Jan. 15, 1998 -- A woman walks past a downed hydro pylon near St-Constant, Que. Dozens of the giant pylons collapsed under the wieght of the ice. Almost a million Quebeckers were forced from thier homes during the storm. Some were without power ranging from days to several weeks.
Photo Credit: Robert Galbraith/CP

Stress in pregnancy affects child’s genetic expression

We are learning more about how stress during pregnancy will have an affect upon the children.

A new study has been following the children of mothers who experienced the stress of a massive ice storm in Quebec in 1998, which left many stranded and without electricity, anywhere from a few days to a several weeks in some cases.    The research is called “Project Ice Storm”

Suzanne King (PhD) is the principal investigator of the study, she is a professor in the Department of Psychiatry, McGill University, and with  the Douglas Mental Health University Institute Research Center.

Suzanne King (PhD) professor in the Department of Psychiatry, McGill University, and principal investigator at the Douglas Mental Health University Institute Research Center. ©  Douglas Mental Health University Institute

 The research found a clear link with the stress of the event with changes to the DNA in “T” cells, a type of immune system cell, in their children, changes that may affect health later in life.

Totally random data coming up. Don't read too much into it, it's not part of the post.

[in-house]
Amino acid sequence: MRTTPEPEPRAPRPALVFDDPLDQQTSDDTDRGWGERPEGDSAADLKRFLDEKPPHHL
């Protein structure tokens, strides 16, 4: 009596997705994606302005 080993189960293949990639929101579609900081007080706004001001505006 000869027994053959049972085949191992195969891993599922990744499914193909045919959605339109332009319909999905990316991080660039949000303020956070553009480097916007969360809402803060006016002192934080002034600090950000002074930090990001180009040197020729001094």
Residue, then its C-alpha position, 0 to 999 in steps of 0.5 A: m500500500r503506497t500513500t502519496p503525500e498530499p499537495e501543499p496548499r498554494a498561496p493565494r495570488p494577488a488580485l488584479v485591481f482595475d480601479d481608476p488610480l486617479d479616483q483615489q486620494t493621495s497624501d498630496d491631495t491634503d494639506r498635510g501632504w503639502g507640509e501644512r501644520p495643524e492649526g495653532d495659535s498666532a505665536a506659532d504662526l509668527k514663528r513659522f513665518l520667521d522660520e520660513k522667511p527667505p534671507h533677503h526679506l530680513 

The study was published in the scientific journal PLOS One

What they found is that the mother’s stress during pregnancy did not actually change the DNA of the child’s T-cells, rather, it changed the degree  to which the genes might be expressed. This in turn has a bearing on the child’s development.

This variation in DNA influence is called “methylation” and plays a role in how genes express themselves.

Professor King says it can be equated to an orchestra and a musical score, the orchestra and score (DNA) do not change, but in one interpretation (methylation) the horns will play a passage louder, and in another the strings will take the lead. Thus the music will sound slightly different, although neither the music or orchestra has changed.

With methylation, certain genetic traits will be more pronounced, others diminished.

Pedestrians in Montreal make their way past broken branches during the Quebec ice storm on Wednesday, Jan.7, 1998. The objective stress on pregnant women due to the event was detectable in modified genetic expression of their babies © Ryan Remiorz / The Canadian Press)

When blood samples of the subsequent children were taken at age 12 and 13, the research team found there was a direct correlation of the level of methylation of the DNA and the number of days the pregnant mother had been in a stressful situation during the ice storm.

The mother’s objective stress exposure was transmitted to the foetus and is reflected in the changes to the epigenome of the children.

Although the direct health effects of these changes in genes related to immunity and sugar metabolism are harder to assess, there are indications that the children are at increased risk of obesity, and of developing other conditions like asthma, or diabetes.

Professor King says while there are many factors that can affect a foetus’ development, this research might mean that for expectant, or about to be expectant mothers, they should try to avoid stress-causing situations when possible until after the baby is born, such as moving or changing jobs.

Suzanne King Lab (Douglas Institute) 

Stress in Pregnancy International Research Alliance (SPIRAL)  (includes-Project Ice Storm –Iowa Flood Study -Queensland Flood study)

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